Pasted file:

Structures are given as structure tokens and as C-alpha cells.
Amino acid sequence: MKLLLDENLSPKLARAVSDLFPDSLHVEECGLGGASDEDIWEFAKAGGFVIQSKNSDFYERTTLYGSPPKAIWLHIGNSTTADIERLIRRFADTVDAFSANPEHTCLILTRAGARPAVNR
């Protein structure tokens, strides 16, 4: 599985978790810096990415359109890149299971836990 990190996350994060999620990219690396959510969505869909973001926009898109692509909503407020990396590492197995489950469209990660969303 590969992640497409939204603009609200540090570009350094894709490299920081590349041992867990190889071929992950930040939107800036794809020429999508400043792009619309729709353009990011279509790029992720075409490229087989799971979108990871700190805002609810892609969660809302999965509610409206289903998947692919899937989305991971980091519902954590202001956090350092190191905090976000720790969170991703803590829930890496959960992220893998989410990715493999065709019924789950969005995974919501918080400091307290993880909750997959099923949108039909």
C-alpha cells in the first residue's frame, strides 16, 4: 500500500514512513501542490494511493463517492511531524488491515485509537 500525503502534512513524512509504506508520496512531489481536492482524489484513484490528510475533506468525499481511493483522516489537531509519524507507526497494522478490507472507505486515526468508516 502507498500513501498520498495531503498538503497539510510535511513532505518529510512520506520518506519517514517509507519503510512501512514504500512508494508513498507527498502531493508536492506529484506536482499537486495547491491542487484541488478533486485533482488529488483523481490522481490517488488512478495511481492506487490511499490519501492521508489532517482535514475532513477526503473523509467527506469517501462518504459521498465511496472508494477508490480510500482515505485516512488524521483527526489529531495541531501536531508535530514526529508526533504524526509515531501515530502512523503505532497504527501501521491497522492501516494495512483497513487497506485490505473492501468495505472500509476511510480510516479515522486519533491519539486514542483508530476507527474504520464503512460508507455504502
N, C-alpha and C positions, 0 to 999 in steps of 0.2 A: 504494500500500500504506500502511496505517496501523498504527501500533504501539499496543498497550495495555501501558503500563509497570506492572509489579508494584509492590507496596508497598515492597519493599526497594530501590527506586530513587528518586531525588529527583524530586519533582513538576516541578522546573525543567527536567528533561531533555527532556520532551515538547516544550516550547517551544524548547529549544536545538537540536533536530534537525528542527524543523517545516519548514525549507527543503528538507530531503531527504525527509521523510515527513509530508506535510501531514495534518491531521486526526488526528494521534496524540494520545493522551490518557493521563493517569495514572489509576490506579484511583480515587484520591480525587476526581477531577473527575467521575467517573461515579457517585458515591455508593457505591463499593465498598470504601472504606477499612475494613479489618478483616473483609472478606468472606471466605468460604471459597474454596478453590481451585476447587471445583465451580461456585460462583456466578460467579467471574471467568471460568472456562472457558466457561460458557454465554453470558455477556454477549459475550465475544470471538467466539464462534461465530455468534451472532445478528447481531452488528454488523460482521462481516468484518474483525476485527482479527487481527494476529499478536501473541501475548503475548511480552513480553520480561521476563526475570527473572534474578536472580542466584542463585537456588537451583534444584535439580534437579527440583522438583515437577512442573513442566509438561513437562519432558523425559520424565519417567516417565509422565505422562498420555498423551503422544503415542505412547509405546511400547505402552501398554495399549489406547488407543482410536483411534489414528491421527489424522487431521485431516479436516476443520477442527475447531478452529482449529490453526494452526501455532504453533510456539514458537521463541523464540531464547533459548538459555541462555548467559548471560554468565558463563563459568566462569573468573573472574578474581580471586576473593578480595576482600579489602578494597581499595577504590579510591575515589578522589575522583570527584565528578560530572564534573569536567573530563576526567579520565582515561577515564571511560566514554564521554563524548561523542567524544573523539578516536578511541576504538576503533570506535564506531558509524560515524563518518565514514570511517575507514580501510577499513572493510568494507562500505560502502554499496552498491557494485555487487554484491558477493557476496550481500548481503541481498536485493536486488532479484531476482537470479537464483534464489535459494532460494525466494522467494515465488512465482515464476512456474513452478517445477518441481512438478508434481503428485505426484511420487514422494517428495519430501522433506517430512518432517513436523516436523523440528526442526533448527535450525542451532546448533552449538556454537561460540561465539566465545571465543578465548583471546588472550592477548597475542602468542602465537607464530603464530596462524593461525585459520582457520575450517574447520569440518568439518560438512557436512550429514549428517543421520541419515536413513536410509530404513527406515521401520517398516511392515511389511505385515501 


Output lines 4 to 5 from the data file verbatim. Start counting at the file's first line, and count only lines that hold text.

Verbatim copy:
C-alpha cells in the first residue's frame, strides 16, 4: 500500500514512513501542490494511493463517492511531524488491515485509537 500525503502534512513524512509504506508520496512531489481536492482524489484513484490528510475533506468525499481511493483522516489537531509519524507507526497494522478490507472507505486515526468508516 502507498500513501498520498495531503498538503497539510510535511513532505518529510512520506520518506519517514517509507519503510512501512514504500512508494508513498507527498502531493508536492506529484506536482499537486495547491491542487484541488478533486485533482488529488483523481490522481490517488488512478495511481492506487490511499490519501492521508489532517482535514475532513477526503473523509467527506469517501462518504459521498465511496472508494477508490480510500482515505485516512488524521483527526489529531495541531501536531508535530514526529508526533504524526509515531501515530502512523503505532497504527501501521491497522492501516494495512483497513487497506485490505473492501468495505472500509476511510480510516479515522486519533491519539486514542483508530476507527474504520464503512460508507455504502
N, C-alpha and C positions, 0 to 999 in steps of 0.2 A: 504494500500500500504506500502511496505517496501523498504527501500533504501539499496543498497550495495555501501558503500563509497570506492572509489579508494584509492590507496596508497598515492597519493599526497594530501590527506586530513587528518586531525588529527583524530586519533582513538576516541578522546573525543567527536567528533561531533555527532556520532551515538547516544550516550547517551544524548547529549544536545538537540536533536530534537525528542527524543523517545516519548514525549507527543503528538507530531503531527504525527509521523510515527513509530508506535510501531514495534518491531521486526526488526528494521534496524540494520545493522551490518557493521563493517569495514572489509576490506579484511583480515587484520591480525587476526581477531577473527575467521575467517573461515579457517585458515591455508593457505591463499593465498598470504601472504606477499612475494613479489618478483616473483609472478606468472606471466605468460604471459597474454596478453590481451585476447587471445583465451580461456585460462583456466578460467579467471574471467568471460568472456562472457558466457561460458557454465554453470558455477556454477549459475550465475544470471538467466539464462534461465530455468534451472532445478528447481531452488528454488523460482521462481516468484518474483525476485527482479527487481527494476529499478536501473541501475548503475548511480552513480553520480561521476563526475570527473572534474578536472580542466584542463585537456588537451583534444584535439580534437579527440583522438583515437577512442573513442566509438561513437562519432558523425559520424565519417567516417565509422565505422562498420555498423551503422544503415542505412547509405546511400547505402552501398554495399549489406547488407543482410536483411534489414528491421527489424522487431521485431516479436516476443520477442527475447531478452529482449529490453526494452526501455532504453533510456539514458537521463541523464540531464547533459548538459555541462555548467559548471560554468565558463563563459568566462569573468573573472574578474581580471586576473593578480595576482600579489602578494597581499595577504590579510591575515589578522589575522583570527584565528578560530572564534573569536567573530563576526567579520565582515561577515564571511560566514554564521554563524548561523542567524544573523539578516536578511541576504538576503533570506535564506531558509524560515524563518518565514514570511517575507514580501510577499513572493510568494507562500505560502502554499496552498491557494485555487487554484491558477493557476496550481500548481503541481498536485493536486488532479484531476482537470479537464483534464489535459494532460494525466494522467494515465488512465482515464476512456474513452478517445477518441481512438478508434481503428485505426484511420487514422494517428495519430501522433506517430512518432517513436523516436523523440528526442526533448527535450525542451532546448533552449538556454537561460540561465539566465545571465543578465548583471546588472550592477548597475542602468542602465537607464530603464530596462524593461525585459520582457520575450517574447520569440518568439518560438512557436512550429514549428517543421520541419515536413513536410509530404513527406515521401520517398516511392515511389511505385515501 